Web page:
Navel Gazing With ELV
ELV note: What does the following have to do with food writing? Absolutely nothing. Well, maybe a little something. But it’s my damn blog and I’ll write anything I damn well please. ;-) I hope you are mildly amused by it, and perhaps learn something about me in the process.
COMMON HUMAN CONDITIONS THAT DON’T APPLY TO ELV
Indigestion – Even in late middle age, the only things that give me indigestion are (too much) champagne and barbecue. Which is a pity because champagne goes great with barbecue.
Intolerance – There are three things on this earth I can’t stand: 1) intolerance of other cultures, 2) the Dutch, and 3) people talking in movie theaters. Seriously, as my kids say, “Dad, you are both a very tolerant and intolerant guy.” True dat. Slobs, guns, and pets in public drive me nuts, otherwise I don’t care if you’re a neo-fascist, satan-worshipping, wife-swapping, dope-taking, sitcom-loving sado-masochist. But I draw the line if you’re one of these guys.
Alarm clocks – I haven’t used an alarm clock in 30 years. You tell me when I have to get up, I wake up an hour before that.
Answering you back – If you call, I return the call. Text me, you get a text right back. Same with e-mails. The only times I don’t get right back to people is either when I’m traveling, extremely busy at work, or sick.
Attention to detail – Details only count if you’re a scientist, an engineer, or a baker.
Taking yourself too seriously – Has never been a problem. I am as amused at myself as I am at what a fool you are being.
Kitchen timers – I swear to god I have a kitchen timer for a heart. The only thing I use a kitchen timer for is baking cookies.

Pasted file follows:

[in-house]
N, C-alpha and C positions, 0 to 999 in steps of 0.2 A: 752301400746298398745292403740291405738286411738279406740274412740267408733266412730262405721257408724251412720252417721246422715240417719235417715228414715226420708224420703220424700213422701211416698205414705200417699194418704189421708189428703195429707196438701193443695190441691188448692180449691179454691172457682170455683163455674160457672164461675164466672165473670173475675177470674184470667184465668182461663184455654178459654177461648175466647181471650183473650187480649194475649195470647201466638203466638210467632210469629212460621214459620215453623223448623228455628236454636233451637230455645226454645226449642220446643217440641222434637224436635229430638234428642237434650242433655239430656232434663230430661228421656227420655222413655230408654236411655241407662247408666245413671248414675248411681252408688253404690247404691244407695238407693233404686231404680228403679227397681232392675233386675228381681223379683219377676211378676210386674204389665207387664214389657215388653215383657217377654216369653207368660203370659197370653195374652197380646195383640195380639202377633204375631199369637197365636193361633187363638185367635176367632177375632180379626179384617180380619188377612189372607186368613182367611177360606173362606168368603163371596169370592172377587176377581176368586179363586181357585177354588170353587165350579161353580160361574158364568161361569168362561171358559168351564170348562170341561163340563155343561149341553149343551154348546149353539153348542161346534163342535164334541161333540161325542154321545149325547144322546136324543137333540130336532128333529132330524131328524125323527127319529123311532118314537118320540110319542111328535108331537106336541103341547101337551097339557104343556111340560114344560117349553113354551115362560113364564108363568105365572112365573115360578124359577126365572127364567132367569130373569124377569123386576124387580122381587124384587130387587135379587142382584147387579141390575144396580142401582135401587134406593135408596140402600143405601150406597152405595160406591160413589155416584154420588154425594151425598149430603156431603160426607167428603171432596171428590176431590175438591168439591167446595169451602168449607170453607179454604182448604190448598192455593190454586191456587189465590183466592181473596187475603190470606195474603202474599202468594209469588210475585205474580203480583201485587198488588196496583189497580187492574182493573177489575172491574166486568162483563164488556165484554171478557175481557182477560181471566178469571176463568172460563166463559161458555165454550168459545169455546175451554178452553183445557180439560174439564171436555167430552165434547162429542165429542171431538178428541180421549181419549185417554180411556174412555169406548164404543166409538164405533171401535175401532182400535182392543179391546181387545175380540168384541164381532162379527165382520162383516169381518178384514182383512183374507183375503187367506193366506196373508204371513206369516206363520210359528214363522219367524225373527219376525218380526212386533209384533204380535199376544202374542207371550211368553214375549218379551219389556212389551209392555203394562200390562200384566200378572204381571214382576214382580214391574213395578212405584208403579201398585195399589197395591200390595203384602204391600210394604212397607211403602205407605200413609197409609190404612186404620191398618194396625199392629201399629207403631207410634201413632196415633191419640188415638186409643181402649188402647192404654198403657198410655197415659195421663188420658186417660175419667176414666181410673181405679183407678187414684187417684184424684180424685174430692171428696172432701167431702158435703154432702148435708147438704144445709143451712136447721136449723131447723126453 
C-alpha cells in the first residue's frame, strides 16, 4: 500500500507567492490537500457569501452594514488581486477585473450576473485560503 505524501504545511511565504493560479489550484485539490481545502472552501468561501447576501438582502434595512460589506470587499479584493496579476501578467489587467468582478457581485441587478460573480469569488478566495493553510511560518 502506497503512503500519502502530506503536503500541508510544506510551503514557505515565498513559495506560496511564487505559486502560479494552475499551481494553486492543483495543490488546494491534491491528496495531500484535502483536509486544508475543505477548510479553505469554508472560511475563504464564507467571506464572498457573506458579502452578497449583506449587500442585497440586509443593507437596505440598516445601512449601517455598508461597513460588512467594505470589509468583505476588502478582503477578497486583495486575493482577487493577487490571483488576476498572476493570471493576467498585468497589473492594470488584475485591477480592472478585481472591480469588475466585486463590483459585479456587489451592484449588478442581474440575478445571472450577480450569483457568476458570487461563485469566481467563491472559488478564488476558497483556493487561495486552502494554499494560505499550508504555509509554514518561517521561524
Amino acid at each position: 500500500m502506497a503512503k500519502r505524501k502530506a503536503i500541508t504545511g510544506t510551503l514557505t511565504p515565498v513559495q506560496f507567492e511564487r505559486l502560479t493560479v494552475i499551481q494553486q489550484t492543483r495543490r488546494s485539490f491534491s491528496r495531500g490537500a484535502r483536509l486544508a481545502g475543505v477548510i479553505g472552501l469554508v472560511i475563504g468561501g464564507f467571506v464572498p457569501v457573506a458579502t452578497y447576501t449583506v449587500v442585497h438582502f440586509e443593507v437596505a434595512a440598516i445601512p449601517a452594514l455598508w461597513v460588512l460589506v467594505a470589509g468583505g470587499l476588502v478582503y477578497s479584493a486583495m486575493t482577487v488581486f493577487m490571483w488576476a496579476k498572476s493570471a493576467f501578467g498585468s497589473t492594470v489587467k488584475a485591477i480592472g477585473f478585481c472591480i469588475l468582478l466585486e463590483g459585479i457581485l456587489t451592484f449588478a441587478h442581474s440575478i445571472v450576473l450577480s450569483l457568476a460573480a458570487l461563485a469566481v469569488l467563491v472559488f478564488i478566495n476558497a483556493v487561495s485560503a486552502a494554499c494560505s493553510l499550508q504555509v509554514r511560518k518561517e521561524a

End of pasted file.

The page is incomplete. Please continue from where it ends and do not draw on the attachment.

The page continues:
Forgetting things – I don’t forget anything. I can tell you the song that was playing the first time I kissed a girl (Mason William’s “Classical Gas”); I can tell you where I was standing when I first found out I passed a bar examination (1414 Eastern Parkway, Louisville, Kentucky); I can tell you the names of all of my fraternity brothers at Vanderbilt (most of whom I loathed). A good memory is a double-edged sword, though. There are a thousand things I wish I could forget.
Pickiness about what I eat – The only thing I would never eat is a live bug. If it’s served as food by some culture on this planet, I’ll try it.
Getting drunk – I don’t brag about it, but I can hold my liquor like nobody’s business. Drinking to drunkenness doesn’t interest me anymore, but even when it did, there are probably only a handful of people who have ever seen me really drunk.
Celebrity worship – Famous people (especially actors, athletes, politicians and musicians) are some of the most boring people on earth. Whenever I’m in the company of someone famous, I always wonder why they’re not much more interested in talking to me. The life I’ve led — criminal lawyer, trial lawyer (in four different states), bon vivant, American explorer, world-traveling womanizer, galloping gourmand, avid cook, fashionista, oenophile, pretty good golfer (back in the day), inveterate snob, public servant — is ten times more interesting than anything Donald Trump or Beyonce has to say. People become famous because all they’re interested in is themselves. It’s much more fascinating to talk to someone interested in something other than themself, be it chess, restoring old cars, or the Hawley-Smoot Tariff Act of 1933. I give comedians a pass, since to be a good comedian, you have to be tuned in to all sorts of things. I don’t worship comedians but I admire them.